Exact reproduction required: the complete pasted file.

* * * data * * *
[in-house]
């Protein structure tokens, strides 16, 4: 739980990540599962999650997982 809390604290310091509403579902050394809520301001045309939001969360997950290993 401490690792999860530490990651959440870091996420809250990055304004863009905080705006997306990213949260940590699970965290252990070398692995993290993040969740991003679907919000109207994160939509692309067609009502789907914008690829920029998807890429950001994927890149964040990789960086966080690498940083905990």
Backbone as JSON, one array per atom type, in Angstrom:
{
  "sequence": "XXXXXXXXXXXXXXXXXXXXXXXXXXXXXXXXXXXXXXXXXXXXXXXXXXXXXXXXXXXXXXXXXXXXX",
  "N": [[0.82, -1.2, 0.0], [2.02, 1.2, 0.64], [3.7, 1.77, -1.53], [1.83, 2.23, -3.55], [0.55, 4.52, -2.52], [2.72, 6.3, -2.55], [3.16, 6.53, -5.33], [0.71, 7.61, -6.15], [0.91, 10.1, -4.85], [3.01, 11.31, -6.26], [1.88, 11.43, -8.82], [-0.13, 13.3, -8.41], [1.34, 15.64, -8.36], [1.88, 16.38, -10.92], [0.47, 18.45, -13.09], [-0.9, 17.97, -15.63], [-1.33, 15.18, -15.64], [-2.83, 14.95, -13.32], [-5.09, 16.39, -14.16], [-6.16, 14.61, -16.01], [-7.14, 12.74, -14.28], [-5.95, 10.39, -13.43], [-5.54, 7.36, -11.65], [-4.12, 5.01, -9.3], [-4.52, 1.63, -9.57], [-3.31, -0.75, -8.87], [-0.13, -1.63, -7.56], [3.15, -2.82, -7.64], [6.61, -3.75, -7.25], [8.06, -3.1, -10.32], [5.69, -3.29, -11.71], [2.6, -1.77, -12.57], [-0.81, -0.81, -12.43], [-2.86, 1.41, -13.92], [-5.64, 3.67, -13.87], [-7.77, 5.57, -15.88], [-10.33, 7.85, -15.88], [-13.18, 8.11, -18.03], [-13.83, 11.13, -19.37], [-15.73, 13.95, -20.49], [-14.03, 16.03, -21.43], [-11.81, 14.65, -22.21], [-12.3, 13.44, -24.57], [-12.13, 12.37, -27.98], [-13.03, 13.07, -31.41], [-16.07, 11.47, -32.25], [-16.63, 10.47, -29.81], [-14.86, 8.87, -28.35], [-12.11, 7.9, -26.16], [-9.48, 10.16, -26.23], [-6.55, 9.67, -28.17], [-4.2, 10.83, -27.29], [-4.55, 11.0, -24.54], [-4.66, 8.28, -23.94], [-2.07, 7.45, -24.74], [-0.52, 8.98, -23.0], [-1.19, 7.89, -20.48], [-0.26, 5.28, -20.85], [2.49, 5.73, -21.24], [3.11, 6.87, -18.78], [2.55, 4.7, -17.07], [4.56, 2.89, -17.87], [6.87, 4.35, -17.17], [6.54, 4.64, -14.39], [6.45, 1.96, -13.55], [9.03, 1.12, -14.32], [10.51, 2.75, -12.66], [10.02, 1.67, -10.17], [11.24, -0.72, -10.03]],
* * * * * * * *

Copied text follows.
[in-house]
């Protein structure tokens, strides 16, 4: 739980990540599962999650997982 809390604290310091509403579902050394809520301001045309939001969360997950290993 401490690792999860530490990651959440870091996420809250990055304004863009905080705006997306990213949260940590699970965290252990070398692995993290993040969740991003679907919000109207994160939509692309067609009502789907914008690829920029998807890429950001994927890149964040990789960086966080690498940083905990």
Backbone as JSON, one array per atom type, in Angstrom:
{
  "sequence": "XXXXXXXXXXXXXXXXXXXXXXXXXXXXXXXXXXXXXXXXXXXXXXXXXXXXXXXXXXXXXXXXXXXXX",
  "N": [[0.82, -1.2, 0.0], [2.02, 1.2, 0.64], [3.7, 1.77, -1.53], [1.83, 2.23, -3.55], [0.55, 4.52, -2.52], [2.72, 6.3, -2.55], [3.16, 6.53, -5.33], [0.71, 7.61, -6.15], [0.91, 10.1, -4.85], [3.01, 11.31, -6.26], [1.88, 11.43, -8.82], [-0.13, 13.3, -8.41], [1.34, 15.64, -8.36], [1.88, 16.38, -10.92], [0.47, 18.45, -13.09], [-0.9, 17.97, -15.63], [-1.33, 15.18, -15.64], [-2.83, 14.95, -13.32], [-5.09, 16.39, -14.16], [-6.16, 14.61, -16.01], [-7.14, 12.74, -14.28], [-5.95, 10.39, -13.43], [-5.54, 7.36, -11.65], [-4.12, 5.01, -9.3], [-4.52, 1.63, -9.57], [-3.31, -0.75, -8.87], [-0.13, -1.63, -7.56], [3.15, -2.82, -7.64], [6.61, -3.75, -7.25], [8.06, -3.1, -10.32], [5.69, -3.29, -11.71], [2.6, -1.77, -12.57], [-0.81, -0.81, -12.43], [-2.86, 1.41, -13.92], [-5.64, 3.67, -13.87], [-7.77, 5.57, -15.88], [-10.33, 7.85, -15.88], [-13.18, 8.11, -18.03], [-13.83, 11.13, -19.37], [-15.73, 13.95, -20.49], [-14.03, 16.03, -21.43], [-11.81, 14.65, -22.21], [-12.3, 13.44, -24.57], [-12.13, 12.37, -27.98], [-13.03, 13.07, -31.41], [-16.07, 11.47, -32.25], [-16.63, 10.47, -29.81], [-14.86, 8.87, -28.35], [-12.11, 7.9, -26.16], [-9.48, 10.16, -26.23], [-6.55, 9.67, -28.17], [-4.2, 10.83, -27.29], [-4.55, 11.0, -24.54], [-4.66, 8.28, -23.94], [-2.07, 7.45, -24.74], [-0.52, 8.98, -23.0], [-1.19, 7.89, -20.48], [-0.26, 5.28, -20.85], [2.49, 5.73, -21.24], [3.11, 6.87, -18.78], [2.55, 4.7, -17.07], [4.56, 2.89, -17.87], [6.87, 4.35, -17.17], [6.54, 4.64, -14.39], [6.45, 1.96, -13.55], [9.03, 1.12, -14.32], [10.51, 2.75, -12.66], [10.02, 1.67, -10.17], [11.24, -0.72, -10.03]],